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Japan chip industry needs to 'refocus'

Posted: 12 Oct 2011 ?? ?Print Version ?Bookmark and Share

Keywords:manufacturing? chip industry? semiconductor?

Although Japan still holds considerable power and influence in some sectors of the global semiconductor industry, the country's own has been suffering for more than two decades. This is according to Junshi Yamaguchi, former chair of Renesas Electronics Corp., who gave a presentation in the International Electronics Forum. He added that for the industry to rise again, it needs to refocus and identify key technology areas.

Yamaguchi, who serves as special advisor to Renesas and as chair of Japan Semiconductor Industry Association, said that the tragedy of the Japanese earthquake and tsunami of March 2011 could yet prove to be a turning point for the country and its remaining chip manufacturers.

According to him, the decline of the Japanese chip industry as a percentage of the global output went from 51 percent in 1988 to 44 percent in 1994 to 29 percent in 1998 and to just 20 percent in 2010. In the 1970s, Japan had decided to invest in DRAM production. Increasing sales of PCs in the 1980s drove DRAM consumption resulting in high volumes and revenues for many Japanese chip companies, Yamaguchi explained.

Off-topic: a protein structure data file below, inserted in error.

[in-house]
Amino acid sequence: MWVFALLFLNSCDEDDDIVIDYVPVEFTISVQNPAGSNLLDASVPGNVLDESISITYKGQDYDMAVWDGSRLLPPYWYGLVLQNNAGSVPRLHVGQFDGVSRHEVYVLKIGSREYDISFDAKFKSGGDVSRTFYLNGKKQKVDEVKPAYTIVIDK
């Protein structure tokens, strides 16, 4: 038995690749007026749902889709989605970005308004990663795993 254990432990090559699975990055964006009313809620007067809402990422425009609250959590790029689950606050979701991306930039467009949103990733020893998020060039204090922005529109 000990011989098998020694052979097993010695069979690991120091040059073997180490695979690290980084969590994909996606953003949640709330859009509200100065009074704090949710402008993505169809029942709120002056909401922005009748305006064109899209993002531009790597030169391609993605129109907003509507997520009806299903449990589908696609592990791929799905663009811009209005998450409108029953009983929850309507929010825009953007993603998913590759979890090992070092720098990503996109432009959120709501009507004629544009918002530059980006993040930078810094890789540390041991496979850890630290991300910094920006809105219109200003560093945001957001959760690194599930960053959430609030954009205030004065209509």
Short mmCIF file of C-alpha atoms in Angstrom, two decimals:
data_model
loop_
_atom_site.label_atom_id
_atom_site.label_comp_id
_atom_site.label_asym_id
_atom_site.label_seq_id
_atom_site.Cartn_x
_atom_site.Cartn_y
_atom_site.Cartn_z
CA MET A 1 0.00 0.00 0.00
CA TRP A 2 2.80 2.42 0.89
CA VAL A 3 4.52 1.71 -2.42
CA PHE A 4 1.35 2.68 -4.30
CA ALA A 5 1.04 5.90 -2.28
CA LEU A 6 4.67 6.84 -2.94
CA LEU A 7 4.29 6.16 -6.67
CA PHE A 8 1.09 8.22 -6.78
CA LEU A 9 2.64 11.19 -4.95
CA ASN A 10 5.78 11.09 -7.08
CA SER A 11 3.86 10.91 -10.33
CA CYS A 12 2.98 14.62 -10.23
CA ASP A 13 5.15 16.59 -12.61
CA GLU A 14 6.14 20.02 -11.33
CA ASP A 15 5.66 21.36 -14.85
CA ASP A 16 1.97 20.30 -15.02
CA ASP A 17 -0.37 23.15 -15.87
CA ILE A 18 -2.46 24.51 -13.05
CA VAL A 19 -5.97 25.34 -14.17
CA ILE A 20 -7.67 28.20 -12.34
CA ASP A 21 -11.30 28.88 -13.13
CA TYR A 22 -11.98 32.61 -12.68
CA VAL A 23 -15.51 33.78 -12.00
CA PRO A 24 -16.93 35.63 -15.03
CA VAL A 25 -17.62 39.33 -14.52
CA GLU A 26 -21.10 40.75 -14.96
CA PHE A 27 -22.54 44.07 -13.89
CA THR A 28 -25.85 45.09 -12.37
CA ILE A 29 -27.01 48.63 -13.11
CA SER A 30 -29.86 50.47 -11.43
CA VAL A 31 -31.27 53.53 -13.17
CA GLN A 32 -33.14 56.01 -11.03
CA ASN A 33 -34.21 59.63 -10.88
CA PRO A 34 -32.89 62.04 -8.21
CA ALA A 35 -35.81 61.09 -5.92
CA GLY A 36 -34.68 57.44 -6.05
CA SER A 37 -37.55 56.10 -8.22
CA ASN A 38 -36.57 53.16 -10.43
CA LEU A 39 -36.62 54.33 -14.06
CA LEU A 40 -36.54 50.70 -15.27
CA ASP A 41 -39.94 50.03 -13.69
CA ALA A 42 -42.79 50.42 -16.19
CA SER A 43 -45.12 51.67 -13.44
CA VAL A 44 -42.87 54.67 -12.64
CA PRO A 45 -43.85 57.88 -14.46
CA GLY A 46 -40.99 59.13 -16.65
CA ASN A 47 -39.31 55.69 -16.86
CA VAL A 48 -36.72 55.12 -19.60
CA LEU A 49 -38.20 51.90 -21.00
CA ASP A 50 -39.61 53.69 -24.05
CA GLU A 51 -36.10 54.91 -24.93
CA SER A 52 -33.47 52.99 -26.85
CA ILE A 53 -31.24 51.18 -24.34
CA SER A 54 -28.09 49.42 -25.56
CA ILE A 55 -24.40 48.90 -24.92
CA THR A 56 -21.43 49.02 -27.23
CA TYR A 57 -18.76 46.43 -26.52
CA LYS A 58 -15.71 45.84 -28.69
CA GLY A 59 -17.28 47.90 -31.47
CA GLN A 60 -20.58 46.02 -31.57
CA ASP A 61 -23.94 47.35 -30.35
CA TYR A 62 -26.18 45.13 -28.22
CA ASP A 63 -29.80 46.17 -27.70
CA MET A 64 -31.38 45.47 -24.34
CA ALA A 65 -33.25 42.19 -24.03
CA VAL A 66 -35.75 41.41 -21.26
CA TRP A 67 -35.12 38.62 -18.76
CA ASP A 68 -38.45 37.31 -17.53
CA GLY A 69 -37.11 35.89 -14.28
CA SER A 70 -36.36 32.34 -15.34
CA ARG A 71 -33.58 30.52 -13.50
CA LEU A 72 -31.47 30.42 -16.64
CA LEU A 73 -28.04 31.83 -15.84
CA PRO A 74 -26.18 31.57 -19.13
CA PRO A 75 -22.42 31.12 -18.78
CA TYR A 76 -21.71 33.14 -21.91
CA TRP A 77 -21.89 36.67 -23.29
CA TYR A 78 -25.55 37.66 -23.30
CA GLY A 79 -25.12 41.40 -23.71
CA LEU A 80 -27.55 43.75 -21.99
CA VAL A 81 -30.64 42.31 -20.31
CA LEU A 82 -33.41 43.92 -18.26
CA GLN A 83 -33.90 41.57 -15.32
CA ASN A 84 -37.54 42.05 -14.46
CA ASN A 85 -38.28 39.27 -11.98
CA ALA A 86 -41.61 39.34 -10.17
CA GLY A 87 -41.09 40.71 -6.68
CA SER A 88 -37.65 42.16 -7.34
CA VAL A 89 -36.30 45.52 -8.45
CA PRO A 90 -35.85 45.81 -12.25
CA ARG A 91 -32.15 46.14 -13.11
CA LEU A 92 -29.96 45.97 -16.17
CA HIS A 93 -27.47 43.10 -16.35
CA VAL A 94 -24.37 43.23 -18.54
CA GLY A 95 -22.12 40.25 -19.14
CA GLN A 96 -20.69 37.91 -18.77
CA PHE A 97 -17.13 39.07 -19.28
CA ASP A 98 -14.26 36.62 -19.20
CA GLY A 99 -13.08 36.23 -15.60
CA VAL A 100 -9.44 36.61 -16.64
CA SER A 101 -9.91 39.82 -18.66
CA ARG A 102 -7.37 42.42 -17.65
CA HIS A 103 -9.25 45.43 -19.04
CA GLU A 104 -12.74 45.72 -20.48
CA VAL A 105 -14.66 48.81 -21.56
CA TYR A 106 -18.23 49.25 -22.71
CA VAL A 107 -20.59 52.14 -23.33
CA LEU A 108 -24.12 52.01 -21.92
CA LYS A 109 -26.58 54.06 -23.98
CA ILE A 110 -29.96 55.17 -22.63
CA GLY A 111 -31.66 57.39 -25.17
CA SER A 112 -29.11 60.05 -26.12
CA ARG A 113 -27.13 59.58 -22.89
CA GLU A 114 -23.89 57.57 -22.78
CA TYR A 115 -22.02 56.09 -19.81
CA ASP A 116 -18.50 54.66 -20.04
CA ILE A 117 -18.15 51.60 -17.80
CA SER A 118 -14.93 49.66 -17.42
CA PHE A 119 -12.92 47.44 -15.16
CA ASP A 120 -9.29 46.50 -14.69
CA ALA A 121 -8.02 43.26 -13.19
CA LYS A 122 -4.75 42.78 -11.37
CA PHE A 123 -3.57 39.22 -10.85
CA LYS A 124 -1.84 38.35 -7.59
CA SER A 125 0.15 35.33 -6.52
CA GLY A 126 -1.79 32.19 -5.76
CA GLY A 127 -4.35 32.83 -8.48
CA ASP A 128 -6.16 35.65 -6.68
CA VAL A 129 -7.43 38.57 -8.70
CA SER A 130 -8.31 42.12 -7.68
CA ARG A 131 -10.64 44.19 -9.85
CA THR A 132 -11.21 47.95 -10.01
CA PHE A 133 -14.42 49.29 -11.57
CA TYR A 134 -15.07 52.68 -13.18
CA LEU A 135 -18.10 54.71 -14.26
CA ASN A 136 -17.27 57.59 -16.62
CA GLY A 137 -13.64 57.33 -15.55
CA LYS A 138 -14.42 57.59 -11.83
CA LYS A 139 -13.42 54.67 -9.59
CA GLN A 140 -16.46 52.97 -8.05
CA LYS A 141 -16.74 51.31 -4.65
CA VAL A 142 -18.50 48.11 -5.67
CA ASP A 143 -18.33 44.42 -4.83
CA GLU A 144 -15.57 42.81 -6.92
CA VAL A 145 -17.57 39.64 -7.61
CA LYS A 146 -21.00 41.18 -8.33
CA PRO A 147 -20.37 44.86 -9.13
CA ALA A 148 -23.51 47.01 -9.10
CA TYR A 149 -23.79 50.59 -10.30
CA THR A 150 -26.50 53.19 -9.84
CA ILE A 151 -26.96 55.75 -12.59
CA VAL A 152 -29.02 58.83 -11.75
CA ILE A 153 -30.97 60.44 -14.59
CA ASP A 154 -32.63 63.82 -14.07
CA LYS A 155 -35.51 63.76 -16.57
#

The turning point was political intervention by the U.S. that led to the signing in 1988 of U.S.-Japan Semiconductor Agreement in 1988. Under the agreement, Japan agreed not to sell DRAMs at below cost and to raise the U.S. market share in the Japanese chip market from the prevailing 10 percent to 20 percent. "Limits on Japanese capex and imports helped create South Korea as a force [in DRAMs and semiconductors]," continued Yamaguchi.

However, Japan continued to be too conservative, he added. Its problems continued when, having been largely forced out of DRAMs, it stayed focused on ASIC production for too long. "In the 2000s, there was a strong market for SoCs. That is ASSPs rather than ASICs." During this time, there was rapid growth in foundry," he noted.

semiconductor market share

The graph shows Japan's declining global market share.

"Japan has to change," Yamaguchi opined. He sees some evidence for that happening, starting with the response to the earthquake and tsunami that devastated his country. "Renesas made an incredible effort to recover its manufacturing within three months, not six or nine months." He said this shows what can be achieved when people come together on a mission and are prepared to work weekdays and weekends until the goal is achieved.

Japan needs to focus on MCUs, NAND flash memory and CMOS sensors, Yamaguchi asserted. With much of the global economic growth nearby in Asia, Japan is well placed to compete in the many applications that will demand hardware and software solutions such as mobile CEs, sustainable and energy-related development, healthcare and security.

"We had a lot of issues in our past but we have recognized where we should go," Yamaguchi concluded.

- Peter Clarke
??EE Times

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